One of Australia’s most remarkable photographers, James Francis ‘Frank’ Hurley brought back some of the first images and movies of far-flung places – Antarctica, the jungles of New Guinea and European battlefields – to people in Australia and throughout the world. Truly a photographer in the thick of the action, his images and films show a daring spirit and love of adventure.
Born in Sydney on 15 October 1885, Hurley ran away from home when he was 13 and worked in a steel mill at Lithgow. When he returned he bought a Kodak box camera and taught himself photography. At the age of 20, he joined a postcard business in Sydney and earned a reputation for both high-quality photographs and the risks he took to secure them (such as facing monstrous waves breaking on rocks, or an onrushing train).
In 1911 Hurley became official photographer to Douglas Mawson’s first Australasian Antarctic Expedition. At the windiest place on Earth, he worked enthusiastically taking stills and moving images, and took part in a record-breaking sledging journey to the South Magnetic Pole.
Back in Australia he filmed an expedition through northern Australia before joining Sir Ernest Shackleton’s ill-fated Trans-Antarctic expedition of 1914–17. Hurley kept documenting this trip when the ship, Endurance, became trapped and crushed by pack-ice. When the ship was about to sink, Hurley dived into the freezing water and retrieved submerged film and plates. With the men facing a long man-haul across the ice, Hurley was forced to leave behind many of the glass plates, but kept 120 precious images.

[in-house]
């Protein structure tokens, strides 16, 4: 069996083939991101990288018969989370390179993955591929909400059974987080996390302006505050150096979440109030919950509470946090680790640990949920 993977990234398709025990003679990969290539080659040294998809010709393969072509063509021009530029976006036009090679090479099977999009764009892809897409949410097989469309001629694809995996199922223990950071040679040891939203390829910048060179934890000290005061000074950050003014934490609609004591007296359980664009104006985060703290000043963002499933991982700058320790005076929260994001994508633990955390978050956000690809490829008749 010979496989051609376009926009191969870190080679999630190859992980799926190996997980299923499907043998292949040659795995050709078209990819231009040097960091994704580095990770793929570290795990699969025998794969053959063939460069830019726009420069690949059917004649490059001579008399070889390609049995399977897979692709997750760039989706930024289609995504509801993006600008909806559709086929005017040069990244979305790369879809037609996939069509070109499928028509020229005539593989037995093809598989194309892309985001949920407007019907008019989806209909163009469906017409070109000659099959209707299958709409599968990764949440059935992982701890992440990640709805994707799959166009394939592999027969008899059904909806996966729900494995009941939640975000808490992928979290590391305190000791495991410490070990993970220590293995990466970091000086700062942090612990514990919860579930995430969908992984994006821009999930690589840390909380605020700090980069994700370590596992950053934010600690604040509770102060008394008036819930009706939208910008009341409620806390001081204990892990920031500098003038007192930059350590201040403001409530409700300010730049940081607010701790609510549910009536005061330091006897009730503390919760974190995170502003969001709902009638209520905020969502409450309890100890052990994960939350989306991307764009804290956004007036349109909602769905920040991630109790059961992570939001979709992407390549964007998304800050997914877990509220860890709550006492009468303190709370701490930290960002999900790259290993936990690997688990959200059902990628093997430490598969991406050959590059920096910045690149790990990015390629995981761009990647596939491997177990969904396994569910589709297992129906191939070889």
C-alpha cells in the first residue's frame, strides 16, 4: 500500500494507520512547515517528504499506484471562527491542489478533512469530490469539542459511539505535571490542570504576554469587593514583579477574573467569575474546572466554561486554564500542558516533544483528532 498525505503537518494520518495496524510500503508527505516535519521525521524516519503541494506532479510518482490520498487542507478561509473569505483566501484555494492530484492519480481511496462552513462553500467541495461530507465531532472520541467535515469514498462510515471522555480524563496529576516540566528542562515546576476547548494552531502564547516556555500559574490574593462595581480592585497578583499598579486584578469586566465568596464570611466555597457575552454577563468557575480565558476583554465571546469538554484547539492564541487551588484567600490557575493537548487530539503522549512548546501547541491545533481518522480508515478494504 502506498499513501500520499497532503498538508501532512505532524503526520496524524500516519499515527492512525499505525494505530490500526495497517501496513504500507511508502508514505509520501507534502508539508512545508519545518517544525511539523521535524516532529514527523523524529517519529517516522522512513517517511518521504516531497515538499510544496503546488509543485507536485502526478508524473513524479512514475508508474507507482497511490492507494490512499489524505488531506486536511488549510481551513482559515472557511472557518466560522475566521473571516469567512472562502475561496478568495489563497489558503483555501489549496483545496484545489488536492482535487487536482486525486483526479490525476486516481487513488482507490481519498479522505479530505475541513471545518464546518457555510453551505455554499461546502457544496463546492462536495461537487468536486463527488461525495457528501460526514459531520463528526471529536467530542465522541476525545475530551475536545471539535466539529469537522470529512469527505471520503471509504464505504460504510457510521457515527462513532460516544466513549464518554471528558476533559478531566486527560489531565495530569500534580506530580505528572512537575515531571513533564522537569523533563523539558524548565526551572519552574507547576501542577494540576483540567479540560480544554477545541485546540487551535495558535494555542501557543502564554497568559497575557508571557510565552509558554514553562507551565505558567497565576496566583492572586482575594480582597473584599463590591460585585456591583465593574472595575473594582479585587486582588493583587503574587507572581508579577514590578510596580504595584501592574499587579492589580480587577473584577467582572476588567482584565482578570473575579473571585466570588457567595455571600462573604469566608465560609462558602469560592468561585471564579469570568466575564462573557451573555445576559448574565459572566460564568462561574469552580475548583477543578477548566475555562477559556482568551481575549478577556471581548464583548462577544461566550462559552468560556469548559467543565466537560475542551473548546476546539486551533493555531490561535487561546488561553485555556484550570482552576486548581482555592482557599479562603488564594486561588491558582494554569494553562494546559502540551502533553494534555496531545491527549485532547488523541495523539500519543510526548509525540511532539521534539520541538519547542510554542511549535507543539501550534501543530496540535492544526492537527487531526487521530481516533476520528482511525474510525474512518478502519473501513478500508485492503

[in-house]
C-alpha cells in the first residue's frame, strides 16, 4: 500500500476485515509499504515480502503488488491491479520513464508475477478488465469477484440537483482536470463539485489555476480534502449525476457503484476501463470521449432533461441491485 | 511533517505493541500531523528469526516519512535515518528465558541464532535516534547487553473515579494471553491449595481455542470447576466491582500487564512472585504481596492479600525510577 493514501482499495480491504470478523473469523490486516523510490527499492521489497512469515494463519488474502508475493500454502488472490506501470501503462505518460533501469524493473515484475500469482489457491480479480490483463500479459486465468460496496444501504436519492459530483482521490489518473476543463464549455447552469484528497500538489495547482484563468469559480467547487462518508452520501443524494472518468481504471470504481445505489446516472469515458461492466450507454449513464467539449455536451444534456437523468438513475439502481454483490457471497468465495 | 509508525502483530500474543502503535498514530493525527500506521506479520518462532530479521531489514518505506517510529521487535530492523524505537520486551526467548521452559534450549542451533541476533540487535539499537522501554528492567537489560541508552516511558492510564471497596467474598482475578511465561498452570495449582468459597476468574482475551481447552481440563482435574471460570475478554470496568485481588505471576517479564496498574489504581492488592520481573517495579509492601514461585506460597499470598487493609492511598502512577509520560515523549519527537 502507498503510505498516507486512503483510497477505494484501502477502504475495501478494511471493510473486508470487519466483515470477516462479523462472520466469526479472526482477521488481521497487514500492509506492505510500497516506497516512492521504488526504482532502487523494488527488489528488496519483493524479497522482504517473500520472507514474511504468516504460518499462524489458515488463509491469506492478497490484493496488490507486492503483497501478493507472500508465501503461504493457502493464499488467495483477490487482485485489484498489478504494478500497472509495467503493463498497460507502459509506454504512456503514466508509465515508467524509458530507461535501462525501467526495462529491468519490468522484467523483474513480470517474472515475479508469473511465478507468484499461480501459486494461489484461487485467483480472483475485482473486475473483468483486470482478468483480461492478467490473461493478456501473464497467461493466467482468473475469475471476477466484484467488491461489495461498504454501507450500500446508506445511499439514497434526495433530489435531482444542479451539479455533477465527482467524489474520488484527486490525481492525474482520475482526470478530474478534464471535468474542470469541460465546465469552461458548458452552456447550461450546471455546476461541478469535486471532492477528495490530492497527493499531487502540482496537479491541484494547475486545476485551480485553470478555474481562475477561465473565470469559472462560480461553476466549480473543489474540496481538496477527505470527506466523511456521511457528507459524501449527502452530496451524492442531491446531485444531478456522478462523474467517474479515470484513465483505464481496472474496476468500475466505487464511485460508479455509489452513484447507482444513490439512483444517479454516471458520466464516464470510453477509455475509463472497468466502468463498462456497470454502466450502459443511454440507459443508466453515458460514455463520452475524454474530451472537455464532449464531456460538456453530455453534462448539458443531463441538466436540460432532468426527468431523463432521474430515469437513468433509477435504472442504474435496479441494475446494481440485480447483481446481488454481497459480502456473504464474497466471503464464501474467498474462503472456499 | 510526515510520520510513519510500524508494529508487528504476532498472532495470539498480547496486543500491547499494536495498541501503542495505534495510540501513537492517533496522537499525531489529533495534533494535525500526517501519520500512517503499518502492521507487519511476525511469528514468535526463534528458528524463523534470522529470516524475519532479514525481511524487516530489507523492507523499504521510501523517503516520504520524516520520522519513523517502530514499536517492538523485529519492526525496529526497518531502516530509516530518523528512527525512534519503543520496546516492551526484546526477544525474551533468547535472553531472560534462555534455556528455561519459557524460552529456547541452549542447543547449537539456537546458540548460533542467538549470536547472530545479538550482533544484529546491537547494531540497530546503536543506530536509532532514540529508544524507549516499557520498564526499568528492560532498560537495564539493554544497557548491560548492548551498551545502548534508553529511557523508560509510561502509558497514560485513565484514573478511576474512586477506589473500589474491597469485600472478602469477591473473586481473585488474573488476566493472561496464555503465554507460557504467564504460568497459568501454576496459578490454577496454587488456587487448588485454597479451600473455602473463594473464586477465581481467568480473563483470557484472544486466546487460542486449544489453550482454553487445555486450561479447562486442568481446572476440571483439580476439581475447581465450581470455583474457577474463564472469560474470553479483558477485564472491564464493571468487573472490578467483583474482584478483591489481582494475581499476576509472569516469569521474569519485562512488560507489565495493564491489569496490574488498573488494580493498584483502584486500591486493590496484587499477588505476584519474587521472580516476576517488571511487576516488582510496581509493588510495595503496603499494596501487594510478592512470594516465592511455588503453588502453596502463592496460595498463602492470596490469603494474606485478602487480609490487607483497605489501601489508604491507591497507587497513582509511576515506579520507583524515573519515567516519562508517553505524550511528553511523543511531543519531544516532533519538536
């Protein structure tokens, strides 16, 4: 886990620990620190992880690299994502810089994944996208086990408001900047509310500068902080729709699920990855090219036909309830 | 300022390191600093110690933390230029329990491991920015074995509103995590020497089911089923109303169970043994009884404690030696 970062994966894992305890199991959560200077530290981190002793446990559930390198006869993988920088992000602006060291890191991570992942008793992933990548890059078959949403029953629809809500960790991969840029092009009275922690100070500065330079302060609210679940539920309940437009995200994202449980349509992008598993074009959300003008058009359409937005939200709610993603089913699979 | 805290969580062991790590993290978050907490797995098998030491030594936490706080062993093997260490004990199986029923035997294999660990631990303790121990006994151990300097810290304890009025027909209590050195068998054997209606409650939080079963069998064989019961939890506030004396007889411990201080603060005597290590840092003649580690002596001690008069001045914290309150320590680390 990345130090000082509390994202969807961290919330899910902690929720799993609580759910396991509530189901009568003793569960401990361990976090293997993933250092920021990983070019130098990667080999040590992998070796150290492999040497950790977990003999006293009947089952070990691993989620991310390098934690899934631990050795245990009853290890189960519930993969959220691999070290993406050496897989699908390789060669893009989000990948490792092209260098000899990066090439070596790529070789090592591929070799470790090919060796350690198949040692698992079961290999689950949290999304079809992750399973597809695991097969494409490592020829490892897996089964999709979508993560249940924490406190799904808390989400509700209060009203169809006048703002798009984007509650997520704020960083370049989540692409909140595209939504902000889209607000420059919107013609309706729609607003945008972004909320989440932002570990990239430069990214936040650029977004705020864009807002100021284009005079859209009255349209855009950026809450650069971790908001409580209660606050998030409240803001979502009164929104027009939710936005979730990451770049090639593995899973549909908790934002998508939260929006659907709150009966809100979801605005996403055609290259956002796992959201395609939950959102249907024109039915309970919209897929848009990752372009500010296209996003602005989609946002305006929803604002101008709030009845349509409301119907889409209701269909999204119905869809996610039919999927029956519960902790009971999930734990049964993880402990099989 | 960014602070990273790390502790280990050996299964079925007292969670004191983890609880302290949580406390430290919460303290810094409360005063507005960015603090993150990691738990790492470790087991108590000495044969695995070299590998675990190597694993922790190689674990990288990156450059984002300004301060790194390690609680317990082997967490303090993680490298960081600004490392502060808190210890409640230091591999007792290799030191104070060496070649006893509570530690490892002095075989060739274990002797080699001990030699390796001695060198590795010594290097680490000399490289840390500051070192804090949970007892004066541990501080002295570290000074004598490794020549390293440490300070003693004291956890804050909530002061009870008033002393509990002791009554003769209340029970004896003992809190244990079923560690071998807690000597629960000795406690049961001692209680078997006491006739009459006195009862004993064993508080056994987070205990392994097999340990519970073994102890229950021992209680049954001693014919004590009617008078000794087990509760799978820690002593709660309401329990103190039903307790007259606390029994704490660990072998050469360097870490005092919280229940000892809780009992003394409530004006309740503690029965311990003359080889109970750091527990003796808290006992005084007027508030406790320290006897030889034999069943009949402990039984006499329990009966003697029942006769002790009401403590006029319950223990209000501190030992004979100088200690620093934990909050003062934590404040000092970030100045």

Hurley then became official war photographer for the Australian Imperial Force (AIF) from 1917–18, producing the only colour-plate photographs of World War I.
During the 1920s, he filmed and photographed the first images, including aerial views, of remote parts of New Guinea, especially its tribal people. He also undertook expeditions through Torres Strait.
He returned to Antarctica with Mawson for the 1929–31 British, Australian and New Zealand Antarctic Research Expedition. Frank Hurley’s later career involved producing feature films and documentaries before serving as a photographer and director of films for the AIF in World War II. After the war he produced a series of photographic books on Australian places. He died in Sydney in 1962.
From a cave 2,000 metres under the Earth, wooden huts in the Antarctic, to the heat of the Australian sun, Trailblazers: Australia’s 50 greatest explorers will take visitors across Australia, around the globe, into outer space and back.
Created by the Australian Museum and curated by Antarctic adventurer and author Howard Whelan, the exhibition brings together 29 historic and 21 modern adventurers and explorers. Learn more here.